Does Female Representation on Audit Committees Affect Audit Fees?

By Ittonen, Kim; Miettinen, Johanna et al. | Quarterly Journal of Finance and Accounting, Summer-Autumn 2010 | Go to article overview

Does Female Representation on Audit Committees Affect Audit Fees?


Ittonen, Kim, Miettinen, Johanna, Vahamaa, Sami, Quarterly Journal of Finance and Accounting


Introduction

Psychology literature and management literature long have acknowledged the existence of significant gender differences, for instance, in cognitive functioning, communicative skills, decision-making, and leadership styles. Given these differences, the recent corporate finance literature has examined the effects of female representation on corporate boards and committees and noted that gender diversity may have important implications for corporate governance (Carter et al., 2003; Erhardt et al., 2003; Huse and Solberg, 2006; Rose, 2007; Adams and Ferreira, 2009; Huse et al., 2009). In general, prior studies indicate that female representation contributes to board effectiveness and may enhance the board's monitoring activities within the firm. Nevertheless, the issue of gender diversity so far largely has been ignored in the accounting and auditing literature.

In this paper, we examine the role of gender diversity on corporate audit committees in relation to external auditing. In particular, we attempt to assess whether and how female audit committee representation affects the fees paid to the external auditors. Given that recent legal reforms impose strict requirements on the composition of the audit committee and emphasize the committee's monitoring responsibilities in ensuring the integrity of the financial reporting process (Sarbanes-Oxley Act, 2002; SEC, 2003), it is important to consider the potential effects of gender diversity on the functioning and effectiveness of audit committees. To the best of our knowledge, this study is the first attempt to address the role of gender diversity on audit committees. Thus, by focusing on the association between female audit committee representation and audit fees, this paper provides novel insights into empirical audit pricing literature.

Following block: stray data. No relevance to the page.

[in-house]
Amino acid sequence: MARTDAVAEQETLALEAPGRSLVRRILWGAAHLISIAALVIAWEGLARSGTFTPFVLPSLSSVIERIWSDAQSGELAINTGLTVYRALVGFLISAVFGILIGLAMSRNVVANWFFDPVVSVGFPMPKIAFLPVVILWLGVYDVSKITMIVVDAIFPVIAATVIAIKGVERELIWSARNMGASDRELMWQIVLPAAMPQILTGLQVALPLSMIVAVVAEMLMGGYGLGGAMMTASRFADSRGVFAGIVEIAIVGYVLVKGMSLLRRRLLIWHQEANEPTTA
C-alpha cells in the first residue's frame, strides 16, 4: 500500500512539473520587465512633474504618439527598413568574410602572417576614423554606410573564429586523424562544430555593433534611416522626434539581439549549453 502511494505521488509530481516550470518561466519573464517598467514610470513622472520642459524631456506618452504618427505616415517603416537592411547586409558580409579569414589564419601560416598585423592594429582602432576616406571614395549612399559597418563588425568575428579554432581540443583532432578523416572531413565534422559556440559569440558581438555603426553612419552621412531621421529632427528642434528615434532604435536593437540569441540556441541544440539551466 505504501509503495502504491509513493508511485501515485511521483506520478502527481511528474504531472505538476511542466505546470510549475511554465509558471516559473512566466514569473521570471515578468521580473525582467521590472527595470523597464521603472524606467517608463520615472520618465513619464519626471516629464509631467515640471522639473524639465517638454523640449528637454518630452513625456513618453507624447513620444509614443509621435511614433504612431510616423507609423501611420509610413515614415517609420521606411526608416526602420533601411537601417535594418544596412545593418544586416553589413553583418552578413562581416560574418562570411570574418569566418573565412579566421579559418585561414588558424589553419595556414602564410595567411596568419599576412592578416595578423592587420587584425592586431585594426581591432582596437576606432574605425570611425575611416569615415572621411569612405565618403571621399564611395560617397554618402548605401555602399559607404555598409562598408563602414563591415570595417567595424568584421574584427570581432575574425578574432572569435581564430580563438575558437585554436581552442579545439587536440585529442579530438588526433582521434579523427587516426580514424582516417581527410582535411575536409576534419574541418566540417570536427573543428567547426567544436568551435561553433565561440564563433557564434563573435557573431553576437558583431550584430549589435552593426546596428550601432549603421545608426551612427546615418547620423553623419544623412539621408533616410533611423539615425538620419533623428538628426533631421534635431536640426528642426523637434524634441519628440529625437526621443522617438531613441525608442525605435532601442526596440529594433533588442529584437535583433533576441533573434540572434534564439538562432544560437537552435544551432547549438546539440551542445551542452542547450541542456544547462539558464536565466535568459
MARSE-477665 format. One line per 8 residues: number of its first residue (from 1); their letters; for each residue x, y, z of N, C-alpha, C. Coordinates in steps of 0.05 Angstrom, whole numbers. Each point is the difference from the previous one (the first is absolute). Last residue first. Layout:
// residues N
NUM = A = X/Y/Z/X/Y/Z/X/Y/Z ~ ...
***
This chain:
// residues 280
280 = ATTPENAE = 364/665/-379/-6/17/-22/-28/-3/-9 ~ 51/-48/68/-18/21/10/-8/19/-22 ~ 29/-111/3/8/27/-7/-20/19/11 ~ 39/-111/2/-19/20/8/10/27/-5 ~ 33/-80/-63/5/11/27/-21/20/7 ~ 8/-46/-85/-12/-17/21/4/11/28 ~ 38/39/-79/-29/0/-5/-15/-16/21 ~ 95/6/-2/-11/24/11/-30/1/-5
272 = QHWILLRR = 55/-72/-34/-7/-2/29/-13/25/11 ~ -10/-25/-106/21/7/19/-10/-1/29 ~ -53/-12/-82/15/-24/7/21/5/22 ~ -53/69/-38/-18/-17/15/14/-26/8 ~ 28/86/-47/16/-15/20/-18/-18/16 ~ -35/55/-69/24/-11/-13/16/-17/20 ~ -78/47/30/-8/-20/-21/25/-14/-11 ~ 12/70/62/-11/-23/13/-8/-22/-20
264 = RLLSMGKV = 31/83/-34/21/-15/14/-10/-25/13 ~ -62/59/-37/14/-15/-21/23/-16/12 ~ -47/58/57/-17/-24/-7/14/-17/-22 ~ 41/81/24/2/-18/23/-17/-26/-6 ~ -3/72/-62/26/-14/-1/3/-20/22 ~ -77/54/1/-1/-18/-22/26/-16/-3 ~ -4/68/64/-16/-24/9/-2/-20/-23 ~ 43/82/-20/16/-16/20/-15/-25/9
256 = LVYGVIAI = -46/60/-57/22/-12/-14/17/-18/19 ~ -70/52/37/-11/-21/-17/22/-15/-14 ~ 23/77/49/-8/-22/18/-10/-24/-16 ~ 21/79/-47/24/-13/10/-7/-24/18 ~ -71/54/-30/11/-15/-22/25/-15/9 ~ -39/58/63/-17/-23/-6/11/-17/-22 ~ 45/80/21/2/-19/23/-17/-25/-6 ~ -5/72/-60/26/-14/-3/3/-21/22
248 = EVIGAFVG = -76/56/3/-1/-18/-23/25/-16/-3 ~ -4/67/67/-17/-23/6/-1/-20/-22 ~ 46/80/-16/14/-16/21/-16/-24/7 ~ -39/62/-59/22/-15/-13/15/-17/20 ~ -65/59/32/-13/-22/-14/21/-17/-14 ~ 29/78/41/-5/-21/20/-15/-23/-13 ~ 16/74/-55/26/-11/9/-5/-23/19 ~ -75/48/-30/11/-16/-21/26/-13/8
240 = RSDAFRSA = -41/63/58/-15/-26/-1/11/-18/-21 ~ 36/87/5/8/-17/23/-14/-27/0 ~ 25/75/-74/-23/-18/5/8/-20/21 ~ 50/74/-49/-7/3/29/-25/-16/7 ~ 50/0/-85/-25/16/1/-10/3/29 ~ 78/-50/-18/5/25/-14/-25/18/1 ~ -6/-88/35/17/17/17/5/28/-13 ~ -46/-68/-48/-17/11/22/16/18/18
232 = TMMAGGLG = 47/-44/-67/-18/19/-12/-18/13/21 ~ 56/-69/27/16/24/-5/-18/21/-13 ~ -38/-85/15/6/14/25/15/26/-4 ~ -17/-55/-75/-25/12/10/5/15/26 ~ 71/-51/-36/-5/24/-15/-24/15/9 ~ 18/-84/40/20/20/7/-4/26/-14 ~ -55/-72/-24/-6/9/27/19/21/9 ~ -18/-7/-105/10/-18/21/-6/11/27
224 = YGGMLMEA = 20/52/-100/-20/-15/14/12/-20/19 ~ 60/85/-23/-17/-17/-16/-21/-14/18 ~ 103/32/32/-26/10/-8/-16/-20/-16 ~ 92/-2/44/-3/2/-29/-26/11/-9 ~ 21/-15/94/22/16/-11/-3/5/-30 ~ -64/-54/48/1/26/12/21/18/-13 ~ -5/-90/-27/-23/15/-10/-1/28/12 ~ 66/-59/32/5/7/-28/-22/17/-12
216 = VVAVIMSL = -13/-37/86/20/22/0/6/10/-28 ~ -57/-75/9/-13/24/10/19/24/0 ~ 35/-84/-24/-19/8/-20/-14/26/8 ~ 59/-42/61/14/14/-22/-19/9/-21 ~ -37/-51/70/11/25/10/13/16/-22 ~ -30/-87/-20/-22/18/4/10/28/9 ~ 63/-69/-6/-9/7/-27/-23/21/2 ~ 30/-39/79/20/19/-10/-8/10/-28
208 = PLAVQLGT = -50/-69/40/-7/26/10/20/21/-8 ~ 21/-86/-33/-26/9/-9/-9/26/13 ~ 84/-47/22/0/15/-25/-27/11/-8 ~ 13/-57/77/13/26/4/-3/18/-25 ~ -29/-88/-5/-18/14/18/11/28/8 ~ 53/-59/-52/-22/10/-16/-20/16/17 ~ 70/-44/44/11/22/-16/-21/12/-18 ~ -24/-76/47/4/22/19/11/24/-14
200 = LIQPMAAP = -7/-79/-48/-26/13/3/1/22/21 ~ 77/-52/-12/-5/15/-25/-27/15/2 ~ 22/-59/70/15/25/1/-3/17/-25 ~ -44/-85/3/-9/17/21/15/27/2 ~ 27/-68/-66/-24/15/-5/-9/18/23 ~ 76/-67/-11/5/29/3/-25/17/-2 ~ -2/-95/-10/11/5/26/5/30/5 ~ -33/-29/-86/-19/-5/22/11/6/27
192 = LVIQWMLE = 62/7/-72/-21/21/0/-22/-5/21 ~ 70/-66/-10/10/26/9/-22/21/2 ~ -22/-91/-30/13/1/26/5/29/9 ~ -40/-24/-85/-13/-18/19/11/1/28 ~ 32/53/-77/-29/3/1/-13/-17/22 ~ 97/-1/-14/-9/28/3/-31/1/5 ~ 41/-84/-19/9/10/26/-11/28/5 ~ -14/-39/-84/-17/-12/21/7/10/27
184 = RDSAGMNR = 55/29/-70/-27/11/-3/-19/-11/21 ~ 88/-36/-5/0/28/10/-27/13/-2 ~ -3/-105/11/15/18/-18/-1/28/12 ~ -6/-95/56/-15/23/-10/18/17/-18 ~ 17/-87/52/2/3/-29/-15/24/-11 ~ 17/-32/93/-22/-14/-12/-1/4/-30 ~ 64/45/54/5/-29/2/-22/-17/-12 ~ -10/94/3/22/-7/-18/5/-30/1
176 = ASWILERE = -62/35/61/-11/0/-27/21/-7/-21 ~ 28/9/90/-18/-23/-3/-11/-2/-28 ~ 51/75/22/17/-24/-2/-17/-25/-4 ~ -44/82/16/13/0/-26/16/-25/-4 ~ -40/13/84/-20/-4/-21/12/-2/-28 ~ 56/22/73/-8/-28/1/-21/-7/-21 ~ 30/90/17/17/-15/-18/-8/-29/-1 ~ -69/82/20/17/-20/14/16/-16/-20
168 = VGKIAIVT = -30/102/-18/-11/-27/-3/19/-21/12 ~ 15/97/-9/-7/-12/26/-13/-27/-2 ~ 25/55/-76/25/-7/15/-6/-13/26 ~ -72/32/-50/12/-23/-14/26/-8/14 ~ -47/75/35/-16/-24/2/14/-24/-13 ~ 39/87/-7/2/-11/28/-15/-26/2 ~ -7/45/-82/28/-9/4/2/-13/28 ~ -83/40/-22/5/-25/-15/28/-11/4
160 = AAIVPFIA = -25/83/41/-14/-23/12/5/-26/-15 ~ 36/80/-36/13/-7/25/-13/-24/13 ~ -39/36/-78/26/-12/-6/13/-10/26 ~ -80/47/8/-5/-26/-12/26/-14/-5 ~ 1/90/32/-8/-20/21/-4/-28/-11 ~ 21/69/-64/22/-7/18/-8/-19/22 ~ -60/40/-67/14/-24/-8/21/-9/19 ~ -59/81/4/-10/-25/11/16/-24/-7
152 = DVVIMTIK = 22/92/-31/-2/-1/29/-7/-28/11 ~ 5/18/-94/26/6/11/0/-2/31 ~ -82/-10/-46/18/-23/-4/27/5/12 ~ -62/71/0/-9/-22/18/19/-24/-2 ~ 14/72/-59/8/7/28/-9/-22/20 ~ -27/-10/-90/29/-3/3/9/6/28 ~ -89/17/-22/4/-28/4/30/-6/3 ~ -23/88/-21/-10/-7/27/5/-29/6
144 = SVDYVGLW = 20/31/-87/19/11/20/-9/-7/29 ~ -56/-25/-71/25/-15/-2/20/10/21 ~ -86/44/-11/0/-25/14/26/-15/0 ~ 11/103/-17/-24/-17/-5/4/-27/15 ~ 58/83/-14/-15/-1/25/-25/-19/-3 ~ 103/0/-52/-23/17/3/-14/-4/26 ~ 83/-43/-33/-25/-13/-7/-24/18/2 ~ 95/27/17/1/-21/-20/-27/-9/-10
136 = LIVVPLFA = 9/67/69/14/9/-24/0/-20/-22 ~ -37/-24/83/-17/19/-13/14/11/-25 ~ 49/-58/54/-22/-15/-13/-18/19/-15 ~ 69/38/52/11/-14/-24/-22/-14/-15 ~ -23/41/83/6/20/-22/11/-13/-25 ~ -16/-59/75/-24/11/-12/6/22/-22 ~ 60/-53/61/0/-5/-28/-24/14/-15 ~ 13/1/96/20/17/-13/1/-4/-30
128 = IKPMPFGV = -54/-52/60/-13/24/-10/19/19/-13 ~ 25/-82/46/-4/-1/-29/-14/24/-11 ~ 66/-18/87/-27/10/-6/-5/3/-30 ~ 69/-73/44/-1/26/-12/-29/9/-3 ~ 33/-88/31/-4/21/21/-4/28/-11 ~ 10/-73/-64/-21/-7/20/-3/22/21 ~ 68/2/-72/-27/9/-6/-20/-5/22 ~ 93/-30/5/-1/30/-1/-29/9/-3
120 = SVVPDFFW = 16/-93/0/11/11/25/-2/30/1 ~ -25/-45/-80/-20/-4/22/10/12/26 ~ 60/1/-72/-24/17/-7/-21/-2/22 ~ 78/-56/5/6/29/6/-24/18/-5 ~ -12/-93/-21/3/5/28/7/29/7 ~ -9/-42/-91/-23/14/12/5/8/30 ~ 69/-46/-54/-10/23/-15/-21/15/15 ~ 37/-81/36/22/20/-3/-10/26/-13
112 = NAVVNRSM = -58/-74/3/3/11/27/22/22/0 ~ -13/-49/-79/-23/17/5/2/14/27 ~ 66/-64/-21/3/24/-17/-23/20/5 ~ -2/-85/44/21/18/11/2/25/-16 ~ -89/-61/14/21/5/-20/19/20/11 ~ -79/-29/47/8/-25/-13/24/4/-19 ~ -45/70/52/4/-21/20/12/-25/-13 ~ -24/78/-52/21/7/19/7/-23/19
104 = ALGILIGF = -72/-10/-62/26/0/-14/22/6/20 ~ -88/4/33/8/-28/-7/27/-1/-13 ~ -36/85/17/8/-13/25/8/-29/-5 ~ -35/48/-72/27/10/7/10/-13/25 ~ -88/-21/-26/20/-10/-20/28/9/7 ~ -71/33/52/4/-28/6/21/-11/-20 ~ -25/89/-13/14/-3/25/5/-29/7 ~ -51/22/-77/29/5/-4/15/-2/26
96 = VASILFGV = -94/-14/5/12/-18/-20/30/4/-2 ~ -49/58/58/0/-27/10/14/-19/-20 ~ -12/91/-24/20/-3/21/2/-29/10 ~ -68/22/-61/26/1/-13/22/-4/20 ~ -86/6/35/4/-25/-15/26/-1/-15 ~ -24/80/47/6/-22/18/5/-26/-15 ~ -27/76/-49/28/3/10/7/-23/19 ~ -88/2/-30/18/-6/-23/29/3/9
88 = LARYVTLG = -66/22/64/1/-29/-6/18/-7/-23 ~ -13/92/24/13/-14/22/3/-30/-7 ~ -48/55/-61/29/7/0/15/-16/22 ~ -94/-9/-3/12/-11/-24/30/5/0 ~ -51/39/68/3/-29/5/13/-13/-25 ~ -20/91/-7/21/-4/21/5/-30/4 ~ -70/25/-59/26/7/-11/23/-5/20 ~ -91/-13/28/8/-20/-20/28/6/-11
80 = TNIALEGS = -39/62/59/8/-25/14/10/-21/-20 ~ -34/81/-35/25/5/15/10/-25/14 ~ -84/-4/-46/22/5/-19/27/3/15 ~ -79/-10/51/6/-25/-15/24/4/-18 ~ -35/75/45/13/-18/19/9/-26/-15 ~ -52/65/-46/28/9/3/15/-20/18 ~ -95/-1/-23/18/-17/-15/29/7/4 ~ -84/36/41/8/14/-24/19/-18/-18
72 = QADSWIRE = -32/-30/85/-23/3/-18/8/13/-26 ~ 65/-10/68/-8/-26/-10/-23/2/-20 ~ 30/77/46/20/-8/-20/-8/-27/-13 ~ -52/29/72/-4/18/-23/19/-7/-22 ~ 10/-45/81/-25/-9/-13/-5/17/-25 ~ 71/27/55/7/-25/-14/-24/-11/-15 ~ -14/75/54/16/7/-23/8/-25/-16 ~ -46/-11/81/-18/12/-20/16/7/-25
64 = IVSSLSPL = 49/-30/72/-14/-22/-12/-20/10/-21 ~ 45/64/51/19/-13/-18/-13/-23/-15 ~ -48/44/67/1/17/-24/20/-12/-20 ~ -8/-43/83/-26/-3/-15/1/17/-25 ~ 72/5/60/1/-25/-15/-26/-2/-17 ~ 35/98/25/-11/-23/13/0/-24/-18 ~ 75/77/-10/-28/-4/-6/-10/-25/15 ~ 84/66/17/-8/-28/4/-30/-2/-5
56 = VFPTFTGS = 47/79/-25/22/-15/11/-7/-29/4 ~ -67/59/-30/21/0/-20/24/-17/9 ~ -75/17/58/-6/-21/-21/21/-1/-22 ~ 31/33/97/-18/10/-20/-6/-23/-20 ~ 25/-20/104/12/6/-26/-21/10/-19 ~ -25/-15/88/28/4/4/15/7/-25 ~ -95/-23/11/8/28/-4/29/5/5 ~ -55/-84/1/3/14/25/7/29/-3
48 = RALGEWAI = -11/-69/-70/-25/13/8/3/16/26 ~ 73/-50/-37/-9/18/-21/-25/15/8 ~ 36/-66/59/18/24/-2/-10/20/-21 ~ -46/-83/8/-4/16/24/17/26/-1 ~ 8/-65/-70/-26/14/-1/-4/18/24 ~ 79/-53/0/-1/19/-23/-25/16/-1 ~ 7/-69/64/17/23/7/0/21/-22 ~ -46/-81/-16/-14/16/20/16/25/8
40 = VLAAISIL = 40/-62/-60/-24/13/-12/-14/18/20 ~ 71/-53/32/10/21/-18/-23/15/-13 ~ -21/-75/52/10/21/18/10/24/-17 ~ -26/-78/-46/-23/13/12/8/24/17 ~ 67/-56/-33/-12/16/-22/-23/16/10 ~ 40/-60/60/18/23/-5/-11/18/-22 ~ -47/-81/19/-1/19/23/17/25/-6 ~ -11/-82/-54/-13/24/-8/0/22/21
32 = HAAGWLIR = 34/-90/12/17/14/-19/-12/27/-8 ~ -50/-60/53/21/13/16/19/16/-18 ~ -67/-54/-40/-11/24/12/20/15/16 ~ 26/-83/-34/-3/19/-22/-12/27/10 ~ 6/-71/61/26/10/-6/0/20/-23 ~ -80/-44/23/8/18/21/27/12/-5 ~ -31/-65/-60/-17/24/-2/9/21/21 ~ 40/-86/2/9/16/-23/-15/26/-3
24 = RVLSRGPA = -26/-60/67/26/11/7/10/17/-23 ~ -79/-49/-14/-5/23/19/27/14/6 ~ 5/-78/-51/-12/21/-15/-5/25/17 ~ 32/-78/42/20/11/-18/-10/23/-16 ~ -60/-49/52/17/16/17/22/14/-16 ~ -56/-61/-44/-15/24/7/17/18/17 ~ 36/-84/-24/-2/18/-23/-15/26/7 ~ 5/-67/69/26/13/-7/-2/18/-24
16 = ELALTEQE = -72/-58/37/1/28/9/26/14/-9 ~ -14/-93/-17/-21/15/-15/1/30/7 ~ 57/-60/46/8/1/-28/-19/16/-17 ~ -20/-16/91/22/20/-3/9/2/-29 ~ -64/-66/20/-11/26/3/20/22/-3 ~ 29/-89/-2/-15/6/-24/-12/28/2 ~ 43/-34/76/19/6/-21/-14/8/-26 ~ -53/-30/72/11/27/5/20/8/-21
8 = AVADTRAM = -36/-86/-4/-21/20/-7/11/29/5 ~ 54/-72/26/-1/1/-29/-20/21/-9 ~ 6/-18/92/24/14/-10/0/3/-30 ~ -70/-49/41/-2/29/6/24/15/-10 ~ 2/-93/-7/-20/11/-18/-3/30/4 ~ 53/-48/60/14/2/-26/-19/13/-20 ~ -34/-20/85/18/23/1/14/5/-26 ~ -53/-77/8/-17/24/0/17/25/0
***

Over the past few years, the relationship between audit committee characteristics and audit fees has been examined in Abbott et al. (2003), Lee and Mande (2005), Goodwin-Stewart and Kent (2006), and Vafeas and Waegelein (2007). In brief, these studies indicate that audit committee characteristics are important determinants of audit fees. Consistent with demand-side argumentation, the findings reported in previous studies suggest that audit fees are positively related to audit committee size, expertise, independence, and meeting activity. The present paper aims to extend the existing literature by considering the potential effects of audit committees' gender diversity on audit fees. Based on the recent corporate governance literature (e.g., Adams and Ferreira, 2009; Huse et al., 2009), we presume that female representation may enhance the monitoring activities of the audit committee.

Our empirical findings demonstrate that female representation on audit committees affects audit fees. In particular, using a sample of the S&P 500 firms, we find considerable evidence to suggest that female representation is negatively related to the fees paid to the external auditors. The results are particularly strong for firms with female audit committee chairs. Consistent with previous studies, our control variables for other audit committee characteristics (size and activity level) are positively associated with audit fees. From the demand-side perspective, our results may indicate that female chairs and audit committee members reduce the need for assurance provided by external auditors. Alternatively, from the supply-side perspective, female chairs may decrease audit fees by affecting the auditor's assessment of audit risk (for instance, by improving communication with external and internal auditors and/or by enhancing the effectiveness of internal monitoring and the integrity of the financial reporting process). If female representation reduces the inherent risk of misstatements, gender diversity on audit committees may be negatively associated with audit fees. Overall, our findings are broadly consistent with the view that gender diversity may lead to improvements in the effectiveness and monitoring activities of the audit committee. …

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